Connecticut Audbon Society


A New Home for Milford Point’s Ospreys, Thanks to the Teamwork of Volunteers and the Generosity of Donors

The platform-raising crew: from left, Bill & Sally Heffernan, Ed Haesche, Matthew Hally, Deanna Broderick, Terry Shaw, Frank Mantlik, and Stefan Martin. Photo by Gilles Carter.

In the Sanctuaries …

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March 1, 2021 — Move-in day is not for another month but the Milford Point Ospreys’ new home is ready for their arrival.

Thanks to a team of volunteers, and an enormously generous outpouring of donations from Connecticut Audubon supporters, a new Osprey nest platform went up in the marsh at the Milford Point Coastal Center on Wednesday, February 24.

Ospreys have nested on a platform there for 20 years, delighting the thousands of viewers who watch them live-streamed from Connecticut Audubon’s Osprey Cam. But a storm toppled the platform in early February, and took the camera equipment with it. Connecticut Audubon supporters responded, and volunteers working with the efficiency of a NASCAR pit crew supplied the material and labor.

Still to come is a new camera and solar array so the Osprey Cam can begin live-streaming the birds when they arrive and start building a new nest in late March.

The platform-raising started at 10 a.m, when seven volunteers and one Connecticut Audubon staff member embarked in a canoe and two boats laden with lumber and tools. They ferried across 400 feet of tidal channel to the mucky island that has been the Ospreys’ home.

The shore of Long Island Sound can be bone-chillingly icy in February. But the group, led by Terry Shaw of Guilford, caught a break with the weather.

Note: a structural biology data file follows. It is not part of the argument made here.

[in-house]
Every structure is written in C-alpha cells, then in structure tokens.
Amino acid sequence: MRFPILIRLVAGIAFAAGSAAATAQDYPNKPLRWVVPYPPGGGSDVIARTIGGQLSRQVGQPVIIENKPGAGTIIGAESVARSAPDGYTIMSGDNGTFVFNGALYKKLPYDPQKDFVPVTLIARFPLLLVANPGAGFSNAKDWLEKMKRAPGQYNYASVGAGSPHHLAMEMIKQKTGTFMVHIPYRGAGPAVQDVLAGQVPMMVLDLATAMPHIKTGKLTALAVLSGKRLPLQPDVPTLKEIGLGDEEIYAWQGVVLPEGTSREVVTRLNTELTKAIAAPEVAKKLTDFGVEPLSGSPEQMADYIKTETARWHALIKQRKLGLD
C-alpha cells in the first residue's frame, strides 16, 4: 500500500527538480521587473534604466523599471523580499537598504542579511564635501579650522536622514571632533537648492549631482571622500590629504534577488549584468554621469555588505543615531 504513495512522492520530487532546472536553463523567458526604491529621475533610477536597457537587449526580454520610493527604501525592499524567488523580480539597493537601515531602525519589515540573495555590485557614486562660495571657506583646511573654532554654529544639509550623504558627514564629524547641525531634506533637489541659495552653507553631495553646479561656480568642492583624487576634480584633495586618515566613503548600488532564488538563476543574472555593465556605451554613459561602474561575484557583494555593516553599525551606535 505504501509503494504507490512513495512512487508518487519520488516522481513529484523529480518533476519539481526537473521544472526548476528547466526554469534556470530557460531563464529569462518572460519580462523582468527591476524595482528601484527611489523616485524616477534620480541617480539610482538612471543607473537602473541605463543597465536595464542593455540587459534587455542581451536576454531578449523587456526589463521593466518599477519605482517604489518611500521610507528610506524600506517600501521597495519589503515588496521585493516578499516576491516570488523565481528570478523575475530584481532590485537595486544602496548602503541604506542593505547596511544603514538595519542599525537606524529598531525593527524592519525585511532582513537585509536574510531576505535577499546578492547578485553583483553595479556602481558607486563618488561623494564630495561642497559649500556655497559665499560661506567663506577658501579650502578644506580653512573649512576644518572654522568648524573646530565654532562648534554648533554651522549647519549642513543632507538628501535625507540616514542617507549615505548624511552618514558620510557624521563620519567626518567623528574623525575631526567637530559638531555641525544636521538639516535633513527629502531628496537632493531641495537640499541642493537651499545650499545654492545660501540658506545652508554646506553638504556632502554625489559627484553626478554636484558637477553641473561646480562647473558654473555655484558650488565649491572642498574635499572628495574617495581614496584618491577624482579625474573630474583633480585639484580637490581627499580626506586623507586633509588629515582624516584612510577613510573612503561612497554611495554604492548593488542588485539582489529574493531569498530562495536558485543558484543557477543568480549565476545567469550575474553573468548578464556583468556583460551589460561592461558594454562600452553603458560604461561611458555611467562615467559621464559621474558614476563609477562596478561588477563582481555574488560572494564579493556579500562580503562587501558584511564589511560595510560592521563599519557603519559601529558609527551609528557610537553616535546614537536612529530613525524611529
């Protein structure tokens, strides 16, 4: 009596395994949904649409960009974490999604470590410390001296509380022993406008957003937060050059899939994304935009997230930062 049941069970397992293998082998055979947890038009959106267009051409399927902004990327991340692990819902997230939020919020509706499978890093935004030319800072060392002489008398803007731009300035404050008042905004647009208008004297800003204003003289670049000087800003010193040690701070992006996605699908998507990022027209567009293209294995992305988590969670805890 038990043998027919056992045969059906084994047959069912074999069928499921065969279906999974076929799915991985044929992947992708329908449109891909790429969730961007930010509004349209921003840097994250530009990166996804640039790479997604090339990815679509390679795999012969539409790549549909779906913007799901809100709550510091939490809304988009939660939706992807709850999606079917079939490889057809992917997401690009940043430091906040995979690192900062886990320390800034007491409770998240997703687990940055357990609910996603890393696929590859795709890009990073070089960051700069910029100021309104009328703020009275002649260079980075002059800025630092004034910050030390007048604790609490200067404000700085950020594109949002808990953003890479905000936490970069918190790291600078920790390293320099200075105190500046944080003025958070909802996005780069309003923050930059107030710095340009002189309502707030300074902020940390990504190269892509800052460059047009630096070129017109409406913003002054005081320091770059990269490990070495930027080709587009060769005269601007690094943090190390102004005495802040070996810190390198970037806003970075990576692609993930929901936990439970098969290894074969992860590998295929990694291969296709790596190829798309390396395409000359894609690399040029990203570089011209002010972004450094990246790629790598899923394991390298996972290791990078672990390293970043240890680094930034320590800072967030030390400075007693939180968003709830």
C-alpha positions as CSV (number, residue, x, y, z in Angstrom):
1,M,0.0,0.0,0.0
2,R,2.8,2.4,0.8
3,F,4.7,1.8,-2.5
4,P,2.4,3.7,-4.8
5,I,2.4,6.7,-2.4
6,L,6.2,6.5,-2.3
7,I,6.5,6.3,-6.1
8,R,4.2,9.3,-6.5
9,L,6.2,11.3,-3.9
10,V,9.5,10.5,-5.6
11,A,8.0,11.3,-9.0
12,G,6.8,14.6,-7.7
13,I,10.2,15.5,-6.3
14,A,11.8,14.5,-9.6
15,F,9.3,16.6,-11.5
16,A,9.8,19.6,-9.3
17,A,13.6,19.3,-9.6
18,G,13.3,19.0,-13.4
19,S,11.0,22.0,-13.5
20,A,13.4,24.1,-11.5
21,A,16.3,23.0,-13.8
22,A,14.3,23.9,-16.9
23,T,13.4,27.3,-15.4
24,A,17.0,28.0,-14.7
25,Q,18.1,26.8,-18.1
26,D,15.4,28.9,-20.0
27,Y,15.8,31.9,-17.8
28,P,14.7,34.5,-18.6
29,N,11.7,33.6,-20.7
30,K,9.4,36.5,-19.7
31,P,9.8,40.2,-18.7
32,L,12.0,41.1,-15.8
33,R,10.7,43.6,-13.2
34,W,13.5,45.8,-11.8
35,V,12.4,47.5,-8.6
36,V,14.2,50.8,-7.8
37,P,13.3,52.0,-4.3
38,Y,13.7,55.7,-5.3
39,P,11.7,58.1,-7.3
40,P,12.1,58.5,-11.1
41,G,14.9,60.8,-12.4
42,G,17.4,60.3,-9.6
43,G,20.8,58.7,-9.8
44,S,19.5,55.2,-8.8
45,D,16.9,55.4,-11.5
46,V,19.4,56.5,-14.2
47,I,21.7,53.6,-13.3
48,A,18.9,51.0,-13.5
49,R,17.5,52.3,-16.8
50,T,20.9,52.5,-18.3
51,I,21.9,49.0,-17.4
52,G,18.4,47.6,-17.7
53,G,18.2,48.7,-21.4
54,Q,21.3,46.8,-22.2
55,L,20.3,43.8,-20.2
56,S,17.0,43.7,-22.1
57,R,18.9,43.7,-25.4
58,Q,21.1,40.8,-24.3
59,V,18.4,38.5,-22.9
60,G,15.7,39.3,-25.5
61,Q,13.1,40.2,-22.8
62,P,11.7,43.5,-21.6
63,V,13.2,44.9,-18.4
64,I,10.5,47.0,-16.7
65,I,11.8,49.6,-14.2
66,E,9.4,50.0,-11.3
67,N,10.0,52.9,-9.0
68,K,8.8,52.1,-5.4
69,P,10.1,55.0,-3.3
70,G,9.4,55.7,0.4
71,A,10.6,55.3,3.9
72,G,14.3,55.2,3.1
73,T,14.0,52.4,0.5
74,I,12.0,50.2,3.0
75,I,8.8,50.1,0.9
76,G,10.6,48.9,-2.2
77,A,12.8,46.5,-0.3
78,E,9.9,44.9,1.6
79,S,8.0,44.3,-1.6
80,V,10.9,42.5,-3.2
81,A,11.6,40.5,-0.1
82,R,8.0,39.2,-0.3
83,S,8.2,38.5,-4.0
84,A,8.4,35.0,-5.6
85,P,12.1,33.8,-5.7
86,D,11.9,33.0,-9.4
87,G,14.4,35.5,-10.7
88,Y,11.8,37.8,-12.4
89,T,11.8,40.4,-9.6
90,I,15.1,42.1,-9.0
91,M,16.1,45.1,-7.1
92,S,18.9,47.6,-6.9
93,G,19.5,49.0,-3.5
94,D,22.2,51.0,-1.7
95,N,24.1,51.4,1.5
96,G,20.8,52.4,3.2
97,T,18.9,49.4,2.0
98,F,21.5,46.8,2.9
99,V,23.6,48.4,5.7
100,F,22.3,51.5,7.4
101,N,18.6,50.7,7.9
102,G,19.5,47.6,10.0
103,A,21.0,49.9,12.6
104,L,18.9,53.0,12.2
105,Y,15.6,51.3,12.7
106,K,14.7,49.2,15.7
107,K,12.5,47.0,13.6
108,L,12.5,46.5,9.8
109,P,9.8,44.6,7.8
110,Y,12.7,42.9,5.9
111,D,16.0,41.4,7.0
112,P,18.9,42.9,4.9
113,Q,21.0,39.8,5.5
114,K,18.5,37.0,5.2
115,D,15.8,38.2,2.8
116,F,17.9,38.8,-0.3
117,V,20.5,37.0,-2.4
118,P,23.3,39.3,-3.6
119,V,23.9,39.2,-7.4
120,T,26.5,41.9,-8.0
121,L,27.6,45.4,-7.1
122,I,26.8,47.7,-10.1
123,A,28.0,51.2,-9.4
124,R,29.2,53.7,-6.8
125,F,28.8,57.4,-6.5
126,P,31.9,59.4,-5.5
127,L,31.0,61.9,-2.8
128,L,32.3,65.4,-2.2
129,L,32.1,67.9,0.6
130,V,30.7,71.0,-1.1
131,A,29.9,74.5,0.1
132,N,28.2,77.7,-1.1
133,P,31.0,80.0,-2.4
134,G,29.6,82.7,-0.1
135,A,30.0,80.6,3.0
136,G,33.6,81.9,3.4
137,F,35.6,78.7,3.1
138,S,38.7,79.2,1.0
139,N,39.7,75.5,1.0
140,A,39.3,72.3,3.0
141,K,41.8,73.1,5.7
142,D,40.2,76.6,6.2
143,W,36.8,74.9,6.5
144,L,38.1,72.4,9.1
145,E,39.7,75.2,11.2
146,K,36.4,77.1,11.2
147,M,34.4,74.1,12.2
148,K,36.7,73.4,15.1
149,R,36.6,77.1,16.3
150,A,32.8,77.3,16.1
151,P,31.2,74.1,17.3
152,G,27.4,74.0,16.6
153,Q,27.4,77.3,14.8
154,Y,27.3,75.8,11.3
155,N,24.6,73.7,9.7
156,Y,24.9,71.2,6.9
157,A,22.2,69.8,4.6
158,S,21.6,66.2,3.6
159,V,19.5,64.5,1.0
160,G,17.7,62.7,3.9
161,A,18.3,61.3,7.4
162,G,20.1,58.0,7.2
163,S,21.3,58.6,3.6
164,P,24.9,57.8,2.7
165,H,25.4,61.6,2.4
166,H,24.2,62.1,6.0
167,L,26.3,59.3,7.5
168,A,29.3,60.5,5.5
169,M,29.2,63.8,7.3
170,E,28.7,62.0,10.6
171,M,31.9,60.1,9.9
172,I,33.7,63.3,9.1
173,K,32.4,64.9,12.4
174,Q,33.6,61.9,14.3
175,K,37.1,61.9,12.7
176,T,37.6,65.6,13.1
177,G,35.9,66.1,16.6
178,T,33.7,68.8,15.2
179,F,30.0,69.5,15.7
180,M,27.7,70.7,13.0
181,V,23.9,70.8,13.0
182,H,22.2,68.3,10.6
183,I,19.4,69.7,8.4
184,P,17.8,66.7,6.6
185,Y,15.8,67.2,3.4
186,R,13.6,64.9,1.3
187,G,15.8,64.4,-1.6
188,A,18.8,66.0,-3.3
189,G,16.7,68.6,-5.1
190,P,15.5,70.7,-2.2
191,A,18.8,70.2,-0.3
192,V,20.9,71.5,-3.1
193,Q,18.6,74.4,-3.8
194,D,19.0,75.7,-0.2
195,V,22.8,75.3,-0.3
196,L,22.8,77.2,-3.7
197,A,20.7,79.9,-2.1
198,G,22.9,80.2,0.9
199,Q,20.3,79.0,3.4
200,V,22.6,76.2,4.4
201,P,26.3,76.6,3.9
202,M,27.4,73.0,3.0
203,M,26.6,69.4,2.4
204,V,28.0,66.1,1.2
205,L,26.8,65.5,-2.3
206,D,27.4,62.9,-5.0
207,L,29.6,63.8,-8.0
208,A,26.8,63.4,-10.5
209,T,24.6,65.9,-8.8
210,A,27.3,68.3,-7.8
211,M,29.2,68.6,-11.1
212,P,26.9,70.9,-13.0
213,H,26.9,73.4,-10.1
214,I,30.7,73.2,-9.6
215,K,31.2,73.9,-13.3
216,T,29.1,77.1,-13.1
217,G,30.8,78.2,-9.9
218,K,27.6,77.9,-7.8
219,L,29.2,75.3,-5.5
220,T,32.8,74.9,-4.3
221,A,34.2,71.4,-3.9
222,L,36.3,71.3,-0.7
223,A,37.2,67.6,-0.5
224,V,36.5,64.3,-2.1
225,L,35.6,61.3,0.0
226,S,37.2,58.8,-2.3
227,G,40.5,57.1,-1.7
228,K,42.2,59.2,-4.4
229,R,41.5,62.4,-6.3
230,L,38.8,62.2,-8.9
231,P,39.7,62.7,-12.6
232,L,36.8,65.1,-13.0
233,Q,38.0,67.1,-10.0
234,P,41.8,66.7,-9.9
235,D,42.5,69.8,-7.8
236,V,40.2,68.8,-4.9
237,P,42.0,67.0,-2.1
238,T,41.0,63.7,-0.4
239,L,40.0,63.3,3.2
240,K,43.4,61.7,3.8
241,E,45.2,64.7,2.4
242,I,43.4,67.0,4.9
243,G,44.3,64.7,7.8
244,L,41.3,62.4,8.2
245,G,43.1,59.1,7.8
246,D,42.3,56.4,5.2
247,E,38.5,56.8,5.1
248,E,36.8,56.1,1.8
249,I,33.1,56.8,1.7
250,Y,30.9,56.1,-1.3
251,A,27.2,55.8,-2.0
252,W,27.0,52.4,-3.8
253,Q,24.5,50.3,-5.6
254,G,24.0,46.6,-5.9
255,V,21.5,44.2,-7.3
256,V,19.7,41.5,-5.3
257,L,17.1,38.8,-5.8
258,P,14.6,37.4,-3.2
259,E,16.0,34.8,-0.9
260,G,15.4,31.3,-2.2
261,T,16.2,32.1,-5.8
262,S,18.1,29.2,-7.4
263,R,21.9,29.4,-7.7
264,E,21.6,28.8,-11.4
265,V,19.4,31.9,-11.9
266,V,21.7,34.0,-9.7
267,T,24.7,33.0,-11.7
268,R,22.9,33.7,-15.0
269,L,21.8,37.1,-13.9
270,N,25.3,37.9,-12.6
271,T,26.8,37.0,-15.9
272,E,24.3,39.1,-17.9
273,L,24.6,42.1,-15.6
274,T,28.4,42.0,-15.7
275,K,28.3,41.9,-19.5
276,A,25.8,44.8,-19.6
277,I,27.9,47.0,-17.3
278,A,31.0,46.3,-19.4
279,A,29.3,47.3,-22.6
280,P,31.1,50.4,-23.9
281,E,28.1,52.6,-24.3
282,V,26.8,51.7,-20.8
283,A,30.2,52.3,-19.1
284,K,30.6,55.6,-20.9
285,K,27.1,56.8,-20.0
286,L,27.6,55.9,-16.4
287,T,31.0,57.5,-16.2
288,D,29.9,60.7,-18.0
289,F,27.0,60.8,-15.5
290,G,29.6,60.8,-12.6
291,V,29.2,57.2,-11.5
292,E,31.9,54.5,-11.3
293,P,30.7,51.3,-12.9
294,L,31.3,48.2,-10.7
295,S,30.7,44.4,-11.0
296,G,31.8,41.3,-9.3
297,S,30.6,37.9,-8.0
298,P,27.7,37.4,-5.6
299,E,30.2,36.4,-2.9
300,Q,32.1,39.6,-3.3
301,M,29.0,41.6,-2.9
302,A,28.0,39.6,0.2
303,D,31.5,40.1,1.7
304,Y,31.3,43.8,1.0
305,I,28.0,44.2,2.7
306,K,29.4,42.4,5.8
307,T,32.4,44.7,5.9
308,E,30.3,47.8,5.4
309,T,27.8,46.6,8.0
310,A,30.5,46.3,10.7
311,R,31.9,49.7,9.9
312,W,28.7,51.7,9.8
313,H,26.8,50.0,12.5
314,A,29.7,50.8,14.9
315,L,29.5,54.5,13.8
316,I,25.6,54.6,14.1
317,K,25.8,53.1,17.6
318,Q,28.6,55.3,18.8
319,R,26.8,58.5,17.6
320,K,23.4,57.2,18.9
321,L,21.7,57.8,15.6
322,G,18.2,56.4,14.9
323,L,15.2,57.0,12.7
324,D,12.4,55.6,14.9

“It was a little rough going out,” he said, “and certainly windy, but it was sunny and because the temperature was almost 50, it was fine.”

On the ground, Bill Heffernan (yellow coat) and Ed Haesche hoist the platform to Terry Shaw (red cost) and Matthew Hally. Photo by Frank Mantlik.

Connecticut Audubon’s Osprey Nation program has mapped over 500 Osprey nests in the state. Many are in dead trees or other natural features but many others are on platforms. They don’t last forever, though.

Since 2014 Terry Shaw has been working with a core group of about 20 volunteers that he can call on when a platform falls; over the years, 150 people have helped. The French Foundation generously supplies funding for the lumber and hardware..

In addition to Terry, the group at the Coastal Center consisted of Ed Haesche, Deanna Broderick, Sally and Bill Heffernan, and Matthew Hally. Frank Mantlik, a Coastal Center board member, was part of the work crew, as was Connecticut Audubon’s habitat steward Stefan Martin.

For Terry, it was the 103rd Osprey platform he has erected in seven years.

“They had it down to a science,” Stefan Martin said. “Everything cut perfectly, measured out — everything was just extraordinary. The term ‘a well-oiled machine’ is the perfect term. Before someone could ask for a drill, it was in their hand.”

Time was of the essence. There was plenty of water for the boats at the 9 a.m. high tide, but too much on the island, which was submerged. So they waited for the tide to drop and then embarked to reach the island around 10. By 11:45 the work was done, with just enough time to row back as the water ebbed.

One different feature of the new platform is a 12-foot crossbar underneath. The new Osprey Cam will perch on one end, providing a stable base and a wider view than in previous years.

The other end of the new perch is reserved for the Ospreys themselves. The hatchlings are expected in early June. The perch will be an ideal spot for the parents to keep an eye on their growing family. — Tom Andersen

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